If a very thin film of palladium, in a thickness range from about 10 Å to about 30 Å, is coated over the surfaces of two contacts formed of indium tin oxide (ITO), contact life is increased from approximately 40,000 cycles to over 2 million cycles and yet there is only a very small change in optical properties. The palladium layer is so thin that its sheet resistance does not appreciably alter the sheet resistance of the ITO contacts in the X-Y plane. This is important to the operation of an analog resistive touch screen. The effect is thought to result from the palladium forming islands rather than a continuous film over the switch contacts. A continuous film would provide an additional resistive element and possibly a significant variation in sheet resistance.
In most applications, the base transparent conductor would be indium tin oxide (ITO) although tin oxide could also be used. Metallic films of neutral color may be used as the coating. Metals such as platinum, iridium or rhodium may work as well as palladium in preventing changes of contact resistance. A thin layer of gold may be used where amber coloration is desired. Silver may also be used, or a mixture, including an alloy of one or more of the foregoing metals, may be used.
One type of display that this type of touch screen might be used with, uses a neutral density filter. The gray color of the palladium provides a secondary attribute that is advantageous for this product.
Other objects and advantages, besides those discussed above, shall be apparent to those of ordinary skill in the art from the description of the preferred embodiment which follows. In the description, reference is made to the accompanying drawings, which form a part hereof, and which illustrate examples of the invention. Such examples, however, are not exhaustive of the various embodiments of the invention, and therefore reference is made to the claims which follow the description for determining the scope of the invention.
FIG. 1 is a plan view of an analog resistance touch screen switch of the present invention;
FIGS. 2 and 3 are schematic detail diagrams of the touch screen switch of FIG. 1;
FIG. 4 is a schematic sectional view of the touch screen switch of FIG. 1;
FIG. 5 is a sectional view in elevation taken in the plane indicated by line 5--5 in FIG. 1; and
FIG. 6 is a enlarged, elevational view of a portion of FIG. 5;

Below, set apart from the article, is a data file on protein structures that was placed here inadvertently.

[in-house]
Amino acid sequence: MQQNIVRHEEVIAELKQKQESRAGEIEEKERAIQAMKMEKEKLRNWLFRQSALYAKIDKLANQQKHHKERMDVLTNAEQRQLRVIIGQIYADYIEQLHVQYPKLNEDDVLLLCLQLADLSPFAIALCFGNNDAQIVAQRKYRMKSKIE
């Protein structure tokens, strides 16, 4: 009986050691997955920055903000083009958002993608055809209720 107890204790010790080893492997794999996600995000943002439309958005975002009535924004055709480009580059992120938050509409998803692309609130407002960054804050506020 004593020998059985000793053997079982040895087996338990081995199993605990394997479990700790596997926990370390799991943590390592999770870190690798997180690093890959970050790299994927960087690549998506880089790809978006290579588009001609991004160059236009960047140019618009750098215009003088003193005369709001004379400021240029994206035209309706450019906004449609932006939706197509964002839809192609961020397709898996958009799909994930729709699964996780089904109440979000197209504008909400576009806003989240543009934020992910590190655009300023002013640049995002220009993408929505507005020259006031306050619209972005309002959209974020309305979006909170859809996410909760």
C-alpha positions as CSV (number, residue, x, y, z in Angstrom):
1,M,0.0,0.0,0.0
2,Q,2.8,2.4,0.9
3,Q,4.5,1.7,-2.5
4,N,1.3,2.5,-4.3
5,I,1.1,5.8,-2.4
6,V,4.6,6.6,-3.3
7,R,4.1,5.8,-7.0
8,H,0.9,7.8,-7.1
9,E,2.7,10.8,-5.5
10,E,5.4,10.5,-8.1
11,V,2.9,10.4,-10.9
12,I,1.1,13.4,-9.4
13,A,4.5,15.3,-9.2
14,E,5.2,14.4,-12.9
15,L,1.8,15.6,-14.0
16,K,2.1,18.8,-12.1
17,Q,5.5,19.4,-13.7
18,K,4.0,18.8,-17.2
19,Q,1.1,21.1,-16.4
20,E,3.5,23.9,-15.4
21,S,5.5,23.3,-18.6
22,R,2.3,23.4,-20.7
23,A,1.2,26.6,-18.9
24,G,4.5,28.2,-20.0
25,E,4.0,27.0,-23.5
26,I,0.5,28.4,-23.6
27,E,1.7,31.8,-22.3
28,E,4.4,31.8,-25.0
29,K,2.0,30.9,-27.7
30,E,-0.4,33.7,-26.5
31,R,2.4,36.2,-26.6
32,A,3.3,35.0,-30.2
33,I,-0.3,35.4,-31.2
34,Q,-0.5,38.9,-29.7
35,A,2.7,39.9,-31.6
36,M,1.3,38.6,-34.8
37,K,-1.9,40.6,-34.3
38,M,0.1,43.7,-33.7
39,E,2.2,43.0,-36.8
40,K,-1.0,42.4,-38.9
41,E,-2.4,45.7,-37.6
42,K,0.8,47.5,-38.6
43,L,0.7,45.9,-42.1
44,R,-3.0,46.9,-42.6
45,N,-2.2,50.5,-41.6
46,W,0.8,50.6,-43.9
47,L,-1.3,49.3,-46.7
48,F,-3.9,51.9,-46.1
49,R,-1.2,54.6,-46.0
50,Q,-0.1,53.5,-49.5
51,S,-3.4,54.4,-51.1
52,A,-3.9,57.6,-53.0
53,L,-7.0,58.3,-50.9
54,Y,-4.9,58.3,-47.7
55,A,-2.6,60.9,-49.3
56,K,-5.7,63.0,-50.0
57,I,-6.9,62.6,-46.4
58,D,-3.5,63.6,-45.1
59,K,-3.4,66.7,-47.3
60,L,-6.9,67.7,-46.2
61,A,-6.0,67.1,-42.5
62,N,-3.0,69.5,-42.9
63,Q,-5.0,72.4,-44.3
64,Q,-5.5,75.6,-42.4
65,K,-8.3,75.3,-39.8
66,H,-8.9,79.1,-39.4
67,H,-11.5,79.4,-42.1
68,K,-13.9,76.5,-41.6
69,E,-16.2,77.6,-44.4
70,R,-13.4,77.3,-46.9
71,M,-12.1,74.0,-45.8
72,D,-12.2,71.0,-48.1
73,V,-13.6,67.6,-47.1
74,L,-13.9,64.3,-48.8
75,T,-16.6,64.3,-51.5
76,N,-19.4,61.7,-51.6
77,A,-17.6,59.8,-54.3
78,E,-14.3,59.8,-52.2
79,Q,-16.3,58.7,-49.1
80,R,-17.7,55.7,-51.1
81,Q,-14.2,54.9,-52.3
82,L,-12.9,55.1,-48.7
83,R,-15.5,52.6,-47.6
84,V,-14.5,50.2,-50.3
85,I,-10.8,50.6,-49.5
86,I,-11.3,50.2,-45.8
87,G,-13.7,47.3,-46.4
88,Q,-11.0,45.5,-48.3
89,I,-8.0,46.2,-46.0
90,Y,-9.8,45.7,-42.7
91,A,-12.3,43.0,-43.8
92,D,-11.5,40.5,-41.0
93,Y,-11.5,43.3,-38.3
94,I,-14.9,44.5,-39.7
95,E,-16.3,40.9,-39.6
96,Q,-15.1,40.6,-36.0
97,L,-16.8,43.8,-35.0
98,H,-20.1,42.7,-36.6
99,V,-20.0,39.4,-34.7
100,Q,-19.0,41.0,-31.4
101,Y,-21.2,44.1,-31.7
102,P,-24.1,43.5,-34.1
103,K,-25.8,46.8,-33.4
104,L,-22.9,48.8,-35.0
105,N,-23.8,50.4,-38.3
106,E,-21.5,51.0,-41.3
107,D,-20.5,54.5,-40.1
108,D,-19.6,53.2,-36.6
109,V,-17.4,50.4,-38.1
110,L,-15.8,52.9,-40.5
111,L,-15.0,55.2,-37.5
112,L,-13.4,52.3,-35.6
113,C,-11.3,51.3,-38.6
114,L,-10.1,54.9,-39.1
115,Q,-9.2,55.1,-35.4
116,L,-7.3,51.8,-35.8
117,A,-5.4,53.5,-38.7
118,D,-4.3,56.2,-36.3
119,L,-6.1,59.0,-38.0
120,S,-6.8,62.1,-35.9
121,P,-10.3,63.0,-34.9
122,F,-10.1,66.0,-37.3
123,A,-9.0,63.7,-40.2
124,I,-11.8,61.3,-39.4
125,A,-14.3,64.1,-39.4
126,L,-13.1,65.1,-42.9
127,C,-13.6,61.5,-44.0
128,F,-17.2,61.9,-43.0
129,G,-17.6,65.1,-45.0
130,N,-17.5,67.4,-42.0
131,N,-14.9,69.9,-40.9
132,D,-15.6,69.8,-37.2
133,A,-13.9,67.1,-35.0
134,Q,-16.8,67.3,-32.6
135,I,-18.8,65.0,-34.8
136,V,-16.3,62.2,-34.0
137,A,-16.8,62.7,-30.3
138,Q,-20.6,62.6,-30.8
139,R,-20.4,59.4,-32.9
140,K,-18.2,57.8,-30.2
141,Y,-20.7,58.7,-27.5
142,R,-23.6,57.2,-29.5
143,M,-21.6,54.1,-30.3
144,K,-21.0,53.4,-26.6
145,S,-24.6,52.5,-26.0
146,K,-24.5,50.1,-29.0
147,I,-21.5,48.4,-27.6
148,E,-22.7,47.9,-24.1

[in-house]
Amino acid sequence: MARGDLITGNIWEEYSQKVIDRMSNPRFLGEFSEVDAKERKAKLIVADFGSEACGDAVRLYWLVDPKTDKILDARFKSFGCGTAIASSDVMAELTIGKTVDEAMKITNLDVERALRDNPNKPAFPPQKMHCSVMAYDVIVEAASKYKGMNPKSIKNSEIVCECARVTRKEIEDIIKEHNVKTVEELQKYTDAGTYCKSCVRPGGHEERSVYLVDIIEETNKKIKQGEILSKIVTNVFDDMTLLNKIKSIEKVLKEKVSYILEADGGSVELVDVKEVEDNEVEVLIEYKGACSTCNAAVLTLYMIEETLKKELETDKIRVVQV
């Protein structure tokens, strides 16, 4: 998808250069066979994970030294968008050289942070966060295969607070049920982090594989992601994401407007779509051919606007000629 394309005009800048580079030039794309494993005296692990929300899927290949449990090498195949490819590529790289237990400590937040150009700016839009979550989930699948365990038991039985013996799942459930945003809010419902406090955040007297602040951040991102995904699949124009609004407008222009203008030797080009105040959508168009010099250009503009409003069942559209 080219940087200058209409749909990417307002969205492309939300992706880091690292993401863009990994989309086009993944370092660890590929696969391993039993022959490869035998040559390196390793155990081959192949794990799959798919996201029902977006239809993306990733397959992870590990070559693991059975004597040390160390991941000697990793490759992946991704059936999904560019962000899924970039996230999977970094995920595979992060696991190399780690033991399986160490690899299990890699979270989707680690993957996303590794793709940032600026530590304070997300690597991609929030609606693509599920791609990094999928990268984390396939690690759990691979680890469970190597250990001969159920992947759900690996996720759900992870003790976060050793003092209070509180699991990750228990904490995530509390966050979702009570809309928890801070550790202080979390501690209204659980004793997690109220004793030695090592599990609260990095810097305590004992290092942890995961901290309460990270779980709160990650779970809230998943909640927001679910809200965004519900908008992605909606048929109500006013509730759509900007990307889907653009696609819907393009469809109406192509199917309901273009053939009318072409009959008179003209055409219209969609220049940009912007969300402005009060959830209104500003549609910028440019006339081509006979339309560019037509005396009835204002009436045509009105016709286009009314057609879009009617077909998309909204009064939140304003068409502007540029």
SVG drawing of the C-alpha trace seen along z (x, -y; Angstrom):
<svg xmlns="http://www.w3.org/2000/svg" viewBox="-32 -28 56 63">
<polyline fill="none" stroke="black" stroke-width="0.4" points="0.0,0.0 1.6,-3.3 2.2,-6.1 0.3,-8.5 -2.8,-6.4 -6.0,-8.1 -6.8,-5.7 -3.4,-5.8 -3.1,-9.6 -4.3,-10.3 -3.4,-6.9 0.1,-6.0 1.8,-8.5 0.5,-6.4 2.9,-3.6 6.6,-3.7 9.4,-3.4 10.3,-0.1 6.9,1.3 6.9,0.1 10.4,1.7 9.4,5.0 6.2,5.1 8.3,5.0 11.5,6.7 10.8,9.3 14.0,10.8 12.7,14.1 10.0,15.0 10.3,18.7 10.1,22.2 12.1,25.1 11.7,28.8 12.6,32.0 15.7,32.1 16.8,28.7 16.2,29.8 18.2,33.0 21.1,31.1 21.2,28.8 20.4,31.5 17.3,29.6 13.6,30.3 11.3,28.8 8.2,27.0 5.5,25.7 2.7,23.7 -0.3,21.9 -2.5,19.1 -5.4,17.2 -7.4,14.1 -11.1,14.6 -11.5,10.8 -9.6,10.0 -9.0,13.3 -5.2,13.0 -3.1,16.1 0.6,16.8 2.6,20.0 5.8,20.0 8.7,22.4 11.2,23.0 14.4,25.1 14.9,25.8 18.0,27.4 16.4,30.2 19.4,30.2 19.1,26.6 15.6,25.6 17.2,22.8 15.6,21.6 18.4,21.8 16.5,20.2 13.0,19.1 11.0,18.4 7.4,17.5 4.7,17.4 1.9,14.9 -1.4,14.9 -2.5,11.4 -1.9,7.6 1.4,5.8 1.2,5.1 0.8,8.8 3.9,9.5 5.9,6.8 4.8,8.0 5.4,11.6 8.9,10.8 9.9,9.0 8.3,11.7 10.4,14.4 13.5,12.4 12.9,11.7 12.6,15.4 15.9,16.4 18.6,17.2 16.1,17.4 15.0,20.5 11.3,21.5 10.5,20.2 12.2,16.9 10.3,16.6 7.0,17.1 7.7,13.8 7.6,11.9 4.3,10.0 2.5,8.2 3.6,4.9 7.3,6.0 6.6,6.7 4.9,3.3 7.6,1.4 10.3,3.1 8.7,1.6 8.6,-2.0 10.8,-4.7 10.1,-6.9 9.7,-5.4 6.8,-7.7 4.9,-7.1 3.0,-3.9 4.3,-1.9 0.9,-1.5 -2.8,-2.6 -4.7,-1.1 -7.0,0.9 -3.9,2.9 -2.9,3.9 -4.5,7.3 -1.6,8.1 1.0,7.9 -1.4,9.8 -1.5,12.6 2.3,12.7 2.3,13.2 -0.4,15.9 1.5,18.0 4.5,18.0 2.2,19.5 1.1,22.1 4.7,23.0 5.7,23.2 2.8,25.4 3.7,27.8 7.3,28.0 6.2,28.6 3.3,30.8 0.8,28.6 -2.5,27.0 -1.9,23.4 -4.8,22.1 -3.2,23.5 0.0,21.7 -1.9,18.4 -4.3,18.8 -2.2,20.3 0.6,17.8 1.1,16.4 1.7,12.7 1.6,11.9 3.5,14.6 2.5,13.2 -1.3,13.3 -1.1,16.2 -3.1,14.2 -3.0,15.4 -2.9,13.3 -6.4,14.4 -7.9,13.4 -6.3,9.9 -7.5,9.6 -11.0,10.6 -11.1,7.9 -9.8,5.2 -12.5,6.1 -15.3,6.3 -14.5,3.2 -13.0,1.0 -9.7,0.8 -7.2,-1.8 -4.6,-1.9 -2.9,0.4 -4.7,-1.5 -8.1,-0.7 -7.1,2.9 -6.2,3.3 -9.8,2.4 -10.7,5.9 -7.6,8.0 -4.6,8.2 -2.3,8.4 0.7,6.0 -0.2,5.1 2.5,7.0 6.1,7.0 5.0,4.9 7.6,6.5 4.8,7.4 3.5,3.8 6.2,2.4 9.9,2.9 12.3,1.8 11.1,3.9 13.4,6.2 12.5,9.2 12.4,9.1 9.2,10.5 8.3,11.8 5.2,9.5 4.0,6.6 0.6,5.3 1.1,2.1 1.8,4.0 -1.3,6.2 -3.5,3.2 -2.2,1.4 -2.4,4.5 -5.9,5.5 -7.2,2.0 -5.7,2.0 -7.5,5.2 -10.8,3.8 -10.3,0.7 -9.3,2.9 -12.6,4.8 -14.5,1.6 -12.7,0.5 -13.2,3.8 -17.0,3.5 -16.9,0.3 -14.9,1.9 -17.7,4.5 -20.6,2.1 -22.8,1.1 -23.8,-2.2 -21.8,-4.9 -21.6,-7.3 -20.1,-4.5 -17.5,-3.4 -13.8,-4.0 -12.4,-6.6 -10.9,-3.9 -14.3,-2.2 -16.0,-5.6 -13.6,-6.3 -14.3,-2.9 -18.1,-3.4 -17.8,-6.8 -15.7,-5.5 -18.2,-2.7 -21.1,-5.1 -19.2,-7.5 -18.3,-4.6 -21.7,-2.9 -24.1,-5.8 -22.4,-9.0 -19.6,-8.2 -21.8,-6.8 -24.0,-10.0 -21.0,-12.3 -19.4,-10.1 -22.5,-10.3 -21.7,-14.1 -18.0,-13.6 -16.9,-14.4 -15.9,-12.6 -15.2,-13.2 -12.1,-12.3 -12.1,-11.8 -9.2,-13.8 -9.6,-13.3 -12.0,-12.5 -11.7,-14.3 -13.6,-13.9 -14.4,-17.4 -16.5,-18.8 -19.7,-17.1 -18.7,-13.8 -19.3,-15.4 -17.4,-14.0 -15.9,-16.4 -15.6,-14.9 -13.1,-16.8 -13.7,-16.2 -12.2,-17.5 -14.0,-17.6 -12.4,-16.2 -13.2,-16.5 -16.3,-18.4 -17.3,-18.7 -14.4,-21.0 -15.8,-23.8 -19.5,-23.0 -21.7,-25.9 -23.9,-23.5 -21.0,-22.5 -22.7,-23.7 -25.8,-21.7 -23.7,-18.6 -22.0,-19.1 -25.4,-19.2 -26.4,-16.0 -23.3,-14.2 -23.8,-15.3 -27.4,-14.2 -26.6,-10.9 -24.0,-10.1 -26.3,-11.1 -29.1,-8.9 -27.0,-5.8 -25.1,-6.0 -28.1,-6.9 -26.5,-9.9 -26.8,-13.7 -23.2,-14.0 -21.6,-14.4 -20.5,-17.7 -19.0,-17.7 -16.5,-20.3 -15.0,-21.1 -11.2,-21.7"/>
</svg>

FIG. 7 is a fragmentary plan view of a portion of FIG. 6; and
FIG. 8 is a plan view of a second embodiment of the present invention.
The preferred form of the invention is a switch within a larger switching device of the type having a construction of relatively thin or low profile membranes, substrates and films. Such larger switching devices include transparent touch panels or touch screens as illustrated in FIG. 1 and 8. The invention may be applied, however, to other types of switches.
FIGS. 1-3 shows an analog resistive type of touch screen 10 which includes a top transparent layer 11 disposed over a bottom transparent layer 12. As seen in detail sketches in FIGS. 2 and 3, the top layer 11 acts as a resistive layer running in a Y-direction between upper bus bar 15 and lower bus bar 16, and the bottom layer 12 acts as a resistive layer running in an X-direction between right side bus bar 13 and left side bus bar 14. As seen in FIG. 1, right side bus bar 13 and left side bus bar 14 are connected to thick film conductors 18 and 20 of silver particle-filled polymer, which in turn connect to decoding circuitry (not shown) of a type known in the art. Similarly, upper bus bar 15 and lower bus bar 16 are connected to the decoding circuitry by thick film conductors 17 and 19 of silver particle-filled polymer.
As shown in FIG. 4, the analog resistive touch switch 10 is operated by applying a voltage gradient (VIN) across one conductive layer (the bottom layer 12 in this instance) and measuring voltage VOUT at a point of contact with the opposing conductive layer 11, which is left floating to sense VOUT. The bottom layer 12 comprises a substrate 21, bus bars 13, 14, and a transparent resistive coating (shown as two resistors RLEFT and RRIGHT) connected in series between the two bus bars 13, 14. The point of contact is represented by the vertical arrow marked VOUT. The resistance between the point of contact VOUT and the right bus bar 13 is represented by RRIGHT, and the resistance between the point of contact VOUT and the left bus bar 14 is represented by LRIGHT. The ratio of voltage measured between the point of contact and the grounded bus bar 13 to the voltage gradient (VIN) is equal to the ratio of the resistance, RRIGHT, to the total resistance RRIGHT +RLEFT. Thus, the touch switch acts as a voltage divider circuit. By alternately applying the voltage gradient (one bus bar at VIN, the opposite bus bar grounded) in the X-direction, and later in the Y-direction, and using VOUT valves, the X-Y coordinates of the touch can be determined by the decoding circuitry.